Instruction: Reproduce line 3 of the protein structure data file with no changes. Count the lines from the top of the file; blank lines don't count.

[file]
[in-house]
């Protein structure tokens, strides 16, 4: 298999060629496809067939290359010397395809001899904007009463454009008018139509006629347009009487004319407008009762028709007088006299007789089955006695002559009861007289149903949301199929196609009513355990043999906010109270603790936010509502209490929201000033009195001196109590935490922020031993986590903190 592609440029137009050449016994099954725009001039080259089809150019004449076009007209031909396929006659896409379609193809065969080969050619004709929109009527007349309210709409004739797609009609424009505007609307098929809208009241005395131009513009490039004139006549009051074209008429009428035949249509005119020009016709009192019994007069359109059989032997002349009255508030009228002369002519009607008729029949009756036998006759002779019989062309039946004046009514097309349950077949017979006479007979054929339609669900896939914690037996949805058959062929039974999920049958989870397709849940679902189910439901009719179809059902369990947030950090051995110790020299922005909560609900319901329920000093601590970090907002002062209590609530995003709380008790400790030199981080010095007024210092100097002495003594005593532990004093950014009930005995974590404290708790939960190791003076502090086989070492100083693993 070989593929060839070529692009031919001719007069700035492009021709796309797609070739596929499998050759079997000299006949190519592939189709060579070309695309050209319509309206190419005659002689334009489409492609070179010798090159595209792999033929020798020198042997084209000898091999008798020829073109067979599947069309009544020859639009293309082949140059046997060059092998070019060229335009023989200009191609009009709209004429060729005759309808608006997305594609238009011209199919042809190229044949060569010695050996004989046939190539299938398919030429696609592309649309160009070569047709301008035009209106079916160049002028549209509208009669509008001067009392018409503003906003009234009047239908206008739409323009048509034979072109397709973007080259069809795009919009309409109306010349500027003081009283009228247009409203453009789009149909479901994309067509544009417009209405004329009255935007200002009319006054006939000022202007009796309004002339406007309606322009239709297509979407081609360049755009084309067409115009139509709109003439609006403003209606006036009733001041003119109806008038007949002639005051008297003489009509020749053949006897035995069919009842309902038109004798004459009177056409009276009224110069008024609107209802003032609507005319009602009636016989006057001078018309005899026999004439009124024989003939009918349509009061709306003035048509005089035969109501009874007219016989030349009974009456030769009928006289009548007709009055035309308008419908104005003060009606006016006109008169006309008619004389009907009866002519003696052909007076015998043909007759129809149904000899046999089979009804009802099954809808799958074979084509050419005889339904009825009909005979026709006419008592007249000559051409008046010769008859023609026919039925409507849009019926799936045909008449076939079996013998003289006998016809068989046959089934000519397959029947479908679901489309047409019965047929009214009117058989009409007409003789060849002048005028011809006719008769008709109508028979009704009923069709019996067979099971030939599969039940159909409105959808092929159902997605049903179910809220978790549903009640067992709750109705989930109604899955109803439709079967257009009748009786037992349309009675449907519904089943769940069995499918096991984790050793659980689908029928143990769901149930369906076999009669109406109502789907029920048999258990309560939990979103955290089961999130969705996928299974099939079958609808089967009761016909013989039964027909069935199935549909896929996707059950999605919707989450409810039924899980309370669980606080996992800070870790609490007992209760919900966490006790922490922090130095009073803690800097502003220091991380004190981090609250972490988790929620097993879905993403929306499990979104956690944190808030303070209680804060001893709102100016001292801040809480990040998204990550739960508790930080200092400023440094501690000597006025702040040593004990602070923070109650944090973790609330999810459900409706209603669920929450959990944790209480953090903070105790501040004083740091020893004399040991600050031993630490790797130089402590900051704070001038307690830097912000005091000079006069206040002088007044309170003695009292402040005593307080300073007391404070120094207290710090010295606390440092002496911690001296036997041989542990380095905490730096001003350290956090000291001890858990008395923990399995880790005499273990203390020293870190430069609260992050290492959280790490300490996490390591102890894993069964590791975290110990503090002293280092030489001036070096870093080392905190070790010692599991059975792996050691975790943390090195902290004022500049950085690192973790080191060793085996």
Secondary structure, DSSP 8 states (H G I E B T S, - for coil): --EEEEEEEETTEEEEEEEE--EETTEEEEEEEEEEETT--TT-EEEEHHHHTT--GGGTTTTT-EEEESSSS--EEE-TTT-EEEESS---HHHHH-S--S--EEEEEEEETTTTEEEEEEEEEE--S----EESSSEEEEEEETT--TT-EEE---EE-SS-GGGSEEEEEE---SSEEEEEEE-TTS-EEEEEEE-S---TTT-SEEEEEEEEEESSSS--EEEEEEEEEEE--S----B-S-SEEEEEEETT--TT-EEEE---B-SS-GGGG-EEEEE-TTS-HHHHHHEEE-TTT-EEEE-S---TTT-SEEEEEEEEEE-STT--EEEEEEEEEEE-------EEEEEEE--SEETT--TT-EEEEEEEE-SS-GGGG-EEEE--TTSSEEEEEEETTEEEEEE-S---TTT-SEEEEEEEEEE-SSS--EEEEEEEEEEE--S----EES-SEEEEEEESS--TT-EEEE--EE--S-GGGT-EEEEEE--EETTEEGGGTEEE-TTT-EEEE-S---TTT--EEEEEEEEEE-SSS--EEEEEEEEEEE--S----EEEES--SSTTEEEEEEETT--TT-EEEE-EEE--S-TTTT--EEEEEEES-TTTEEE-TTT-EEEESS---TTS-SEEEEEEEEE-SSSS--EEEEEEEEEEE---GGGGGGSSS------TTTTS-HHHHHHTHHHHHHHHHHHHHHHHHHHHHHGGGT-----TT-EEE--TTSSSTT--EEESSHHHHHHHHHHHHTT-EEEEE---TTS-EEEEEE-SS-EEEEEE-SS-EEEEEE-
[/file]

Secondary structure, DSSP 8 states (H G I E B T S, - for coil): --EEEEEEEETTEEEEEEEE--EETTEEEEEEEEEEETT--TT-EEEEHHHHTT--GGGTTTTT-EEEESSSS--EEE-TTT-EEEESS---HHHHH-S--S--EEEEEEEETTTTEEEEEEEEEE--S----EESSSEEEEEEETT--TT-EEE---EE-SS-GGGSEEEEEE---SSEEEEEEE-TTS-EEEEEEE-S---TTT-SEEEEEEEEEESSSS--EEEEEEEEEEE--S----B-S-SEEEEEEETT--TT-EEEE---B-SS-GGGG-EEEEE-TTS-HHHHHHEEE-TTT-EEEE-S---TTT-SEEEEEEEEEE-STT--EEEEEEEEEEE-------EEEEEEE--SEETT--TT-EEEEEEEE-SS-GGGG-EEEE--TTSSEEEEEEETTEEEEEE-S---TTT-SEEEEEEEEEE-SSS--EEEEEEEEEEE--S----EES-SEEEEEEESS--TT-EEEE--EE--S-GGGT-EEEEEE--EETTEEGGGTEEE-TTT-EEEE-S---TTT--EEEEEEEEEE-SSS--EEEEEEEEEEE--S----EEEES--SSTTEEEEEEETT--TT-EEEE-EEE--S-TTTT--EEEEEEES-TTTEEE-TTT-EEEESS---TTS-SEEEEEEEEE-SSSS--EEEEEEEEEEE---GGGGGGSSS------TTTTS-HHHHHHTHHHHHHHHHHHHHHHHHHHHHHGGGT-----TT-EEE--TTSSSTT--EEESSHHHHHHHHHHHHTT-EEEEE---TTS-EEEEEE-SS-EEEEEE-SS-EEEEEE-